Quake of Duty.
There are a number of crackpots, lunatics, cranks and jackasses who will claim that the Holocaust never happened. Let’s not mince words, these people are idiots. But what if there were an alternate history? What if Hitler never amounted to more than a second rate landscape painter? What if a strong Tzar had crushed the Bolshevik revolution?
Over at Insomniac Games, the eventual historical outcome of this thought experiment is almost as terrifying, and it’s called Resistance: Fall of Man. In the 1920s, Russia closes its borders and walls itself off from the world, while Europe unifies under the E.T.O. and enjoys great prosperity. But the global climate is fluctuating strangely, and it seems to be centered on Russia. There are even rumors of horrible biological experiments going on behind the Iron Curtain.
Intelligence reports out of Russia grow stranger and stranger, until suddenly in 1949 the freakish biological constructs known as the Chimera burst through the length of the European border. Their attack is unstoppable and unrelenting, literally spreading like a plague. It is 1951, and the time has come for American involvement…the counter-attack begins in England.
The story and setting is actually one of the most engaging parts of Resistance: Fall of Man, a first-person shooter and launch title for Sony’s mighty new PS3. You take on the role of Nathan Hale, a U.S. Army Ranger and sole survivor of a Chimera attack. Infected with the plague, Nathan absorbs some of the Chimera regenerative powers and physical prowess, rather than falling victim to it. Because of this, Nathan can use the Chimera’s own bio-juice to rapidly rebuild his body and survive otherwise fatal wounds.
And you’ll certainly sustain your share of them in the fairly long single player campaign, which feels a lot like the Call of Duty
series. For good reason, because both games feature frantic battles in bombed out European cities, and both are very linear in order to advance their stories. In fact, many of the battlefields in Resistance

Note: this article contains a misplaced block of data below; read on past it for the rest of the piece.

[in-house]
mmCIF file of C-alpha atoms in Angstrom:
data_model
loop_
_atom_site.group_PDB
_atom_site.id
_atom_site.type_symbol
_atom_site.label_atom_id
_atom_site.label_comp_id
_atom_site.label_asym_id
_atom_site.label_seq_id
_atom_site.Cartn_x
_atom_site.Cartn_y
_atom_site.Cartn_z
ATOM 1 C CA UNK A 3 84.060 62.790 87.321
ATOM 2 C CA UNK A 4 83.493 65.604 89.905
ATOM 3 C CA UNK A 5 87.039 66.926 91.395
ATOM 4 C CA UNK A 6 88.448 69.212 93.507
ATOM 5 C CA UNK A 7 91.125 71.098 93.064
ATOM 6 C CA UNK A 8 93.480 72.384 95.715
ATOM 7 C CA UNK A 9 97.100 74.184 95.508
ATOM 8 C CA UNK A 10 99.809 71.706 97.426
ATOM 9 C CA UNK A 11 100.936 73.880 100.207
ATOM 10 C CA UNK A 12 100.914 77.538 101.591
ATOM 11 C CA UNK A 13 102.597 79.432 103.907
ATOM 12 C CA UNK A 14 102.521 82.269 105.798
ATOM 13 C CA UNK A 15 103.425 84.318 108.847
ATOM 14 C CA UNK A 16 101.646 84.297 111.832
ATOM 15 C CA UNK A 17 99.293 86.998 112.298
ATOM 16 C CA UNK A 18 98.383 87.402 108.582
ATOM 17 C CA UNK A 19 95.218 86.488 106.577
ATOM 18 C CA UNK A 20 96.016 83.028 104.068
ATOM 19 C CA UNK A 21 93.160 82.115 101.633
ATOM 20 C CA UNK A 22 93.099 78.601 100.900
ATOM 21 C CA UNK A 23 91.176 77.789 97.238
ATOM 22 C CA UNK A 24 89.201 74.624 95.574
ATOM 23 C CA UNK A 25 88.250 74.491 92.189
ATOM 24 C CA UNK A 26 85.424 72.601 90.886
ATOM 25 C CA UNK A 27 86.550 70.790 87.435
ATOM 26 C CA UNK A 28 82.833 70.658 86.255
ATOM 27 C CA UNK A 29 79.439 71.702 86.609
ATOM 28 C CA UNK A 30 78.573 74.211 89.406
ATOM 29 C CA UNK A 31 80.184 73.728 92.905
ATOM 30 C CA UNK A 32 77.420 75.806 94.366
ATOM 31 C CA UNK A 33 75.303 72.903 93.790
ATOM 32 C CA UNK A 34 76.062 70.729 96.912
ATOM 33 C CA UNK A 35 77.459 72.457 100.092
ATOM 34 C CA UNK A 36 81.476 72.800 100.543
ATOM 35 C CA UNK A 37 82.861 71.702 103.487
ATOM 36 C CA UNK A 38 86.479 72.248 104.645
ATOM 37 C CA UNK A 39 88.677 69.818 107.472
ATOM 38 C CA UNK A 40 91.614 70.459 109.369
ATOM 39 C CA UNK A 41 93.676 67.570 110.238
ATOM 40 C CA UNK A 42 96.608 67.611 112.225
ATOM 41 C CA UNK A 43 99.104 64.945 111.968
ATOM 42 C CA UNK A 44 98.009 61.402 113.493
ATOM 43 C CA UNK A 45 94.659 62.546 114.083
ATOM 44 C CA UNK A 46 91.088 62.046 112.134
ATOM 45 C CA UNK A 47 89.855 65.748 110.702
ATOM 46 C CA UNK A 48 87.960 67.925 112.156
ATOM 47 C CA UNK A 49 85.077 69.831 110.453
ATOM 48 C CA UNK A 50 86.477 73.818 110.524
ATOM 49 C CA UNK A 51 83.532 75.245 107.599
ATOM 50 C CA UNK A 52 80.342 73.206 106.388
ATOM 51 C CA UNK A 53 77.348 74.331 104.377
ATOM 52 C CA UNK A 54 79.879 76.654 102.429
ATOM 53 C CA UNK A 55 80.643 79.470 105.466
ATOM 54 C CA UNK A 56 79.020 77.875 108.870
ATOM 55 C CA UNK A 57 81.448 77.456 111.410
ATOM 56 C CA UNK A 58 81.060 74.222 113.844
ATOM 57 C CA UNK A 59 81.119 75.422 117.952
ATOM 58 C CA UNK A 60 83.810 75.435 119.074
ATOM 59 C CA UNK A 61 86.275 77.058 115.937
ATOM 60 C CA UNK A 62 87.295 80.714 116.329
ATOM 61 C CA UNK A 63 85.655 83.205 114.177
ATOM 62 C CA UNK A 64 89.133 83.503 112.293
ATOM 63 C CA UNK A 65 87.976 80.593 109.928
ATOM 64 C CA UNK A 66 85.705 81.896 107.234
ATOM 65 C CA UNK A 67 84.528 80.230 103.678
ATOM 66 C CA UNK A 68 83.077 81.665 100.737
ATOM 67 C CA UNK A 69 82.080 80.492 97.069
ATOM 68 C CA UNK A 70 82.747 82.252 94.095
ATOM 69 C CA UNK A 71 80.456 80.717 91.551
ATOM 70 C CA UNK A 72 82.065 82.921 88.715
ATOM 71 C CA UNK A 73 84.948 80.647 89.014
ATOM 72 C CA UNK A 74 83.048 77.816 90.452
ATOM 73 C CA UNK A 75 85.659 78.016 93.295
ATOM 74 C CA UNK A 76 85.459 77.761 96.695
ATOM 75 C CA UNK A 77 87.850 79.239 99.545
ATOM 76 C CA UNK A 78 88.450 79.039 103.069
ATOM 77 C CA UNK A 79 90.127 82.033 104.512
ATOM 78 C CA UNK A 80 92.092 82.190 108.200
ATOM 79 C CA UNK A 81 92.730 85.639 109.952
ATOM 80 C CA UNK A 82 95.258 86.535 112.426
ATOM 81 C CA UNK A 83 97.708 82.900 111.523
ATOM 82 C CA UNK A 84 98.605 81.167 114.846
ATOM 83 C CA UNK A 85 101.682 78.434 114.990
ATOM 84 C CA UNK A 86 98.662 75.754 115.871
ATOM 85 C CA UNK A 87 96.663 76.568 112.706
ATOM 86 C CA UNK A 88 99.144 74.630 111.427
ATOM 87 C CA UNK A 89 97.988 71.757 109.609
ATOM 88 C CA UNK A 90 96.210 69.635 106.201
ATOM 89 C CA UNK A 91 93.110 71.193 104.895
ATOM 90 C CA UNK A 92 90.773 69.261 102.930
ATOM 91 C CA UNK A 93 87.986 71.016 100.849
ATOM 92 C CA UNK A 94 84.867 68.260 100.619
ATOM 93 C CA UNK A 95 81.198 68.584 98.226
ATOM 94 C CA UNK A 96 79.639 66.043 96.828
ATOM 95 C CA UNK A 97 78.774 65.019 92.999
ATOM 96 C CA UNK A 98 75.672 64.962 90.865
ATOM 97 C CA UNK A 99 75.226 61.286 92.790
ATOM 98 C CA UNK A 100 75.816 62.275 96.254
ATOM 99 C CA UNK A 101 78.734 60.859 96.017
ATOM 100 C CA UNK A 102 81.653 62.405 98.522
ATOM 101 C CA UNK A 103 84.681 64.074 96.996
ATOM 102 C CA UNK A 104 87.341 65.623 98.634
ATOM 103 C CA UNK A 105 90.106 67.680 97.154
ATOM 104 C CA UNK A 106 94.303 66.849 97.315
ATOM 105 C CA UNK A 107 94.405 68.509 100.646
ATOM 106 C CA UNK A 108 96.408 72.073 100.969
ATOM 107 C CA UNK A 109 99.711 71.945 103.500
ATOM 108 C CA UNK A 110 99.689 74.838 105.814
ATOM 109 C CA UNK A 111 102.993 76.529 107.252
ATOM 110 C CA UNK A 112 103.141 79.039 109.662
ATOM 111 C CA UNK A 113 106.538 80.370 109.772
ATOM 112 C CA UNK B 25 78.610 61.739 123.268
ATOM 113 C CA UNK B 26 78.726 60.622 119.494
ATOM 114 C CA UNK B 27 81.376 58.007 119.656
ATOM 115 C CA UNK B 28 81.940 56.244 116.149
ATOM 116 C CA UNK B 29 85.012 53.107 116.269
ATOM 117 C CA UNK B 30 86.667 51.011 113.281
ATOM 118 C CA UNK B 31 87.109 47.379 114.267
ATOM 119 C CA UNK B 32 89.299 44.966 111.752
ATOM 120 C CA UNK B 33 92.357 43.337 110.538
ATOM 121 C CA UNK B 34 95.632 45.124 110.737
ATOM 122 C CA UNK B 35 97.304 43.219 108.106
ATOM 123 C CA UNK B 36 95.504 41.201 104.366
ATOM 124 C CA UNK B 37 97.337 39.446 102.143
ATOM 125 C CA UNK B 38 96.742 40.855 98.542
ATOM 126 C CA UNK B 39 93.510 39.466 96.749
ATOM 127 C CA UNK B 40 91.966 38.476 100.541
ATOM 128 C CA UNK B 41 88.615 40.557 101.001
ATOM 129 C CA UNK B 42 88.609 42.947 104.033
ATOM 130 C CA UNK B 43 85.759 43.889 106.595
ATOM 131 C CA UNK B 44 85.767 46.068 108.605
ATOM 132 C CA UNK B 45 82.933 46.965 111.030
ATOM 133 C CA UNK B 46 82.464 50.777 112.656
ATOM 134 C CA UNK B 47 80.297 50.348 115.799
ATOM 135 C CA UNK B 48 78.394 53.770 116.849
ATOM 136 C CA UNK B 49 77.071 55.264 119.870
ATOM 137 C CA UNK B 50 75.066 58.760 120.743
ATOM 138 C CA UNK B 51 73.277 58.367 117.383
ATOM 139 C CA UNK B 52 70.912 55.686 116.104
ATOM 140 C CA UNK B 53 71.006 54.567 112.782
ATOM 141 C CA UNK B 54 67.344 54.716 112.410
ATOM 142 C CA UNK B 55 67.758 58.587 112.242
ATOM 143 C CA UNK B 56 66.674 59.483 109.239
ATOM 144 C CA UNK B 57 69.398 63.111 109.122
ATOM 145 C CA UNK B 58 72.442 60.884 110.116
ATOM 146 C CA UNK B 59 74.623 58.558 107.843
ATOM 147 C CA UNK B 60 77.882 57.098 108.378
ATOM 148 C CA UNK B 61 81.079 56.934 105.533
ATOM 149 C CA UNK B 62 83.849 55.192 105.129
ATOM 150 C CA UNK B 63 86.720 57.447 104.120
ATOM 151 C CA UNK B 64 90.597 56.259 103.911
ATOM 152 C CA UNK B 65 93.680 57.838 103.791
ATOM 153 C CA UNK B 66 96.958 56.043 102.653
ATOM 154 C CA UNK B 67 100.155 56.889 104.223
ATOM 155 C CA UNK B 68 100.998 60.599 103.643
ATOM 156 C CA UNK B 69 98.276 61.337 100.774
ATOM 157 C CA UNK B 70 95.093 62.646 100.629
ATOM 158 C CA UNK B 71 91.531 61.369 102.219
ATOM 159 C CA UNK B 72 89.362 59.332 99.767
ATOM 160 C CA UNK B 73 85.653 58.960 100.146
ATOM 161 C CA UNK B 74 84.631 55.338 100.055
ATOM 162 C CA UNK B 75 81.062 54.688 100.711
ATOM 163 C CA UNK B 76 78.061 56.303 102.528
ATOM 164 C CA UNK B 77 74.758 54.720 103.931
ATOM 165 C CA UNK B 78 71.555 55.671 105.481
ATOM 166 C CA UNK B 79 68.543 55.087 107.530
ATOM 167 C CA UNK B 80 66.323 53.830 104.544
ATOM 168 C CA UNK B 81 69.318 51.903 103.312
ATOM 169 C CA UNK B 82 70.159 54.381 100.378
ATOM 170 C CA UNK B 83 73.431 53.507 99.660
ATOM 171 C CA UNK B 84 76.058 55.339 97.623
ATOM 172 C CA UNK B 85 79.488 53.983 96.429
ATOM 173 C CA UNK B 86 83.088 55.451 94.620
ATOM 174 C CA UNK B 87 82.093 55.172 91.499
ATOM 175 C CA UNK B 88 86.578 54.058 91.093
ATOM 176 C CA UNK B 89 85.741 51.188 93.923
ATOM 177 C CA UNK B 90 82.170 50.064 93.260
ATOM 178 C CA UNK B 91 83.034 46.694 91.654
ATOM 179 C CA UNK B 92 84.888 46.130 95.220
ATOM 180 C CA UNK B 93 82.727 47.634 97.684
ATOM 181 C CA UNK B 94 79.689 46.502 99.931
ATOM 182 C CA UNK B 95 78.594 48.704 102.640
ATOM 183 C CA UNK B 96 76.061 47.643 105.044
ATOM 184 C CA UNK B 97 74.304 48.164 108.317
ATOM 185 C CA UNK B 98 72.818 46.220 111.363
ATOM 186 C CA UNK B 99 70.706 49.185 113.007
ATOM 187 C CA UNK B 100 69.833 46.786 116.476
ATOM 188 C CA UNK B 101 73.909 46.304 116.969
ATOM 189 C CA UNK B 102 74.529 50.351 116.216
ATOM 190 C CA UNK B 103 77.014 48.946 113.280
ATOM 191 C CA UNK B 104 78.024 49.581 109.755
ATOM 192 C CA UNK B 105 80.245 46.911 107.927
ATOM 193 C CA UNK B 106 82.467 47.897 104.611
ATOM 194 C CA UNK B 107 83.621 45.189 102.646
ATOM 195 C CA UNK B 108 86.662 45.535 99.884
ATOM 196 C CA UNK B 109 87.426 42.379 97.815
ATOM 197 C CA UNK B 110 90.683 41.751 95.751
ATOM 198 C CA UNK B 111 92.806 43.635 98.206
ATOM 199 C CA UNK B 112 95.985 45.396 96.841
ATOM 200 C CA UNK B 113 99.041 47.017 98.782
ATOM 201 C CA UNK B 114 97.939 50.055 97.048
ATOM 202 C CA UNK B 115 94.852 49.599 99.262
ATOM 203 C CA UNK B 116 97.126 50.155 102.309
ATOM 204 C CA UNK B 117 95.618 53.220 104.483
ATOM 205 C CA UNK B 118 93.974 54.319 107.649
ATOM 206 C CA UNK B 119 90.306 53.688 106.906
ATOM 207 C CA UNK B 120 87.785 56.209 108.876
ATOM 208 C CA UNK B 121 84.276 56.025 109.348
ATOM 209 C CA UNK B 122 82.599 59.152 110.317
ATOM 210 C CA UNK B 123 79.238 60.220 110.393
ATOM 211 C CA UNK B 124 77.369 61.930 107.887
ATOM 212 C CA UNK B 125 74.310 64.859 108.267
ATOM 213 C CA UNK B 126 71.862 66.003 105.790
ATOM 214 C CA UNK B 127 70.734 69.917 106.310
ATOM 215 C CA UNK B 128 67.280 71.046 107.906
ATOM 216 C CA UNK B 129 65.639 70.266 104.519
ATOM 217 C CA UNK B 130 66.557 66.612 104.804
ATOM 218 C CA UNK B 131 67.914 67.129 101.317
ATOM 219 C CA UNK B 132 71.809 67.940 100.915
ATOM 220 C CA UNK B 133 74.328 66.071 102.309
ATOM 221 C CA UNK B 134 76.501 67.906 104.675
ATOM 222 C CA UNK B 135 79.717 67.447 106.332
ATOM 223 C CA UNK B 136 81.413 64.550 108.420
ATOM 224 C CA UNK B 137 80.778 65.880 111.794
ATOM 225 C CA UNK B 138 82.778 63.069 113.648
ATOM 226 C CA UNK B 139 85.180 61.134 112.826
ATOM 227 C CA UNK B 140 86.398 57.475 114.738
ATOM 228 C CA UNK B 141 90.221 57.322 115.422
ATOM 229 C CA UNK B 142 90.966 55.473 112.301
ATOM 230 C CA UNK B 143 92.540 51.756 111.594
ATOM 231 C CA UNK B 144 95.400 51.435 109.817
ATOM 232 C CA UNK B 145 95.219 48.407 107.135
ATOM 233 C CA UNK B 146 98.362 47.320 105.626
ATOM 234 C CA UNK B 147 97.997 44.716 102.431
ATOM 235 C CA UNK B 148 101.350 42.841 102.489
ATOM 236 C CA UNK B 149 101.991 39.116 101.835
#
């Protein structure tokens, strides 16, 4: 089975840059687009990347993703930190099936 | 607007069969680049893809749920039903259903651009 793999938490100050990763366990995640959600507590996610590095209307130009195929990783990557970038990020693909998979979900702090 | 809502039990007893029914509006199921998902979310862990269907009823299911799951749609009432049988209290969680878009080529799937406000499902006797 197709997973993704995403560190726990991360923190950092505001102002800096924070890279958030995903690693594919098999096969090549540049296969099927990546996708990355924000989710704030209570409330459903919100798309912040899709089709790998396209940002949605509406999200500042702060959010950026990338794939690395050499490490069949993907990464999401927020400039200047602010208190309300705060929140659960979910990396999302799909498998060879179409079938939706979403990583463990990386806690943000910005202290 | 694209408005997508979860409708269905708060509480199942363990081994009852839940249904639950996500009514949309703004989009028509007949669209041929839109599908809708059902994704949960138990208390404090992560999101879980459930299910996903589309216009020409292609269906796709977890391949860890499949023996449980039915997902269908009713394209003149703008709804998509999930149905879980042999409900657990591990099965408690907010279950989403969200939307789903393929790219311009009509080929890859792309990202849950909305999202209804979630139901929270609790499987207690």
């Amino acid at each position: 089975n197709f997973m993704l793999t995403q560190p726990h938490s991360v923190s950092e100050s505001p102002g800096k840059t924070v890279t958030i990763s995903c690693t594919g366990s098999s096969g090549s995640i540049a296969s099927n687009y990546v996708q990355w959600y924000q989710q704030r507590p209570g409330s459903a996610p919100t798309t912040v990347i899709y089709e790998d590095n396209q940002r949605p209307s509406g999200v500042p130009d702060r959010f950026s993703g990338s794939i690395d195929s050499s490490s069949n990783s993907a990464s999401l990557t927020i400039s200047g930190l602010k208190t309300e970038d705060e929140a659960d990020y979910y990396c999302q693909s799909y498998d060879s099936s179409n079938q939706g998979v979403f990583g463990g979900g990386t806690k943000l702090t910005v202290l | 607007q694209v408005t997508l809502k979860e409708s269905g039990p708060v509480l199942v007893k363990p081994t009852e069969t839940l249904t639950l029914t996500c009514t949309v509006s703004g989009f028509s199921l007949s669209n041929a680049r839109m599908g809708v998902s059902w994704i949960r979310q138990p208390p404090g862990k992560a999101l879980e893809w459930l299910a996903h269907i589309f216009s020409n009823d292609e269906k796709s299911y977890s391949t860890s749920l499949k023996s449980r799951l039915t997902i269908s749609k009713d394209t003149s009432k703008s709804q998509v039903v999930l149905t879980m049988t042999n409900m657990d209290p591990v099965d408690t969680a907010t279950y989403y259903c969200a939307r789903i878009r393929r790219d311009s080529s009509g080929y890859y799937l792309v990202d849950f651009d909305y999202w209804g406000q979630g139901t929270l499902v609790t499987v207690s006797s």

may look open, with humans and Chimera shooting it out, but as you advance, you’ll realize there is only ever one path through the maze of barbed wire, trenches and other obstacles. Still, it’s always easy to find your way forward, just move towards the Chimera and shoot them.
Which you get to do with a satisfying group of interesting weapons. After all, Insomniac are the guys who made Ratchet & Clank
; pretty much all they do is sit around thinking up weird new weapons. You start with a fairly standard assault rifle, but quickly enough you can switch to the standard Chimera armament, the Bullseye. With its alt-fire you can “tag” an enemy and then future shots will home in on the poor tagged victim like a swarm of killer bees. The Auger, on the other hand, only fires in a straight line, but its shots slowly burrow themselves through walls and other obstacles. It can even put up its own floating shield for protection. My favorite is the Hedgehog, a spiny grenade that leaps up into the air and explodes firing spikes in every direction, turning everything nearby into a pincushion.